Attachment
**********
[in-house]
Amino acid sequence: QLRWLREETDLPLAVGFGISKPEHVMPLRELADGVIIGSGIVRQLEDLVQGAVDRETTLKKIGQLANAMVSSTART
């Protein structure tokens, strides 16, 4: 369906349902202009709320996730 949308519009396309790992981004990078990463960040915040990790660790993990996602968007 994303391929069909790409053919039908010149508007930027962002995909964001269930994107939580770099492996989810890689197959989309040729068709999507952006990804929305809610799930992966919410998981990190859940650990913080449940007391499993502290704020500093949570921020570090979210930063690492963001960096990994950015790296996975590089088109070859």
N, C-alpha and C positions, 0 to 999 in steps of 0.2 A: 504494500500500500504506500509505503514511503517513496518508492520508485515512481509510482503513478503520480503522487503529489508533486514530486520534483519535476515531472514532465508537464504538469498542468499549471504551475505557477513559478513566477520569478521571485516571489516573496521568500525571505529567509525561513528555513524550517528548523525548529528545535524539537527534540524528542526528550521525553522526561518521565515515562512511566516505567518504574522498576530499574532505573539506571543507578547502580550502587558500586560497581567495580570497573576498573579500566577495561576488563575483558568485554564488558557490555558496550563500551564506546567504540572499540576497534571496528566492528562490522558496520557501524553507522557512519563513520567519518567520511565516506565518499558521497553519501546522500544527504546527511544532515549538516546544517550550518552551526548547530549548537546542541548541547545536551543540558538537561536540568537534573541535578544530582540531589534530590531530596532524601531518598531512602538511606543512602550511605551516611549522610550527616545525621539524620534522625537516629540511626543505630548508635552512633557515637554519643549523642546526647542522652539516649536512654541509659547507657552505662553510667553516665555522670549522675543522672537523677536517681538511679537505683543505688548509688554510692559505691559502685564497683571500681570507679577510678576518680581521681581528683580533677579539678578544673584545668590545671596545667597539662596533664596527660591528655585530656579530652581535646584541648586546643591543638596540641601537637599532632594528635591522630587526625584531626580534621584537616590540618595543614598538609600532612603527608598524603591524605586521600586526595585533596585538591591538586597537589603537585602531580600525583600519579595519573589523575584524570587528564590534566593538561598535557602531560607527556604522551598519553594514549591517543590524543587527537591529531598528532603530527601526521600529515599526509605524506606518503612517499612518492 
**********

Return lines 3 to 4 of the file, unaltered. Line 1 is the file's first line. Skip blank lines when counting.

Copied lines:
């Protein structure tokens, strides 16, 4: 369906349902202009709320996730 949308519009396309790992981004990078990463960040915040990790660790993990996602968007 994303391929069909790409053919039908010149508007930027962002995909964001269930994107939580770099492996989810890689197959989309040729068709999507952006990804929305809610799930992966919410998981990190859940650990913080449940007391499993502290704020500093949570921020570090979210930063690492963001960096990994950015790296996975590089088109070859």
N, C-alpha and C positions, 0 to 999 in steps of 0.2 A: 504494500500500500504506500509505503514511503517513496518508492520508485515512481509510482503513478503520480503522487503529489508533486514530486520534483519535476515531472514532465508537464504538469498542468499549471504551475505557477513559478513566477520569478521571485516571489516573496521568500525571505529567509525561513528555513524550517528548523525548529528545535524539537527534540524528542526528550521525553522526561518521565515515562512511566516505567518504574522498576530499574532505573539506571543507578547502580550502587558500586560497581567495580570497573576498573579500566577495561576488563575483558568485554564488558557490555558496550563500551564506546567504540572499540576497534571496528566492528562490522558496520557501524553507522557512519563513520567519518567520511565516506565518499558521497553519501546522500544527504546527511544532515549538516546544517550550518552551526548547530549548537546542541548541547545536551543540558538537561536540568537534573541535578544530582540531589534530590531530596532524601531518598531512602538511606543512602550511605551516611549522610550527616545525621539524620534522625537516629540511626543505630548508635552512633557515637554519643549523642546526647542522652539516649536512654541509659547507657552505662553510667553516665555522670549522675543522672537523677536517681538511679537505683543505688548509688554510692559505691559502685564497683571500681570507679577510678576518680581521681581528683580533677579539678578544673584545668590545671596545667597539662596533664596527660591528655585530656579530652581535646584541648586546643591543638596540641601537637599532632594528635591522630587526625584531626580534621584537616590540618595543614598538609600532612603527608598524603591524605586521600586526595585533596585538591591538586597537589603537585602531580600525583600519579595519573589523575584524570587528564590534566593538561598535557602531560607527556604522551598519553594514549591517543590524543587527537591529531598528532603530527601526521600529515599526509605524506606518503612517499612518492 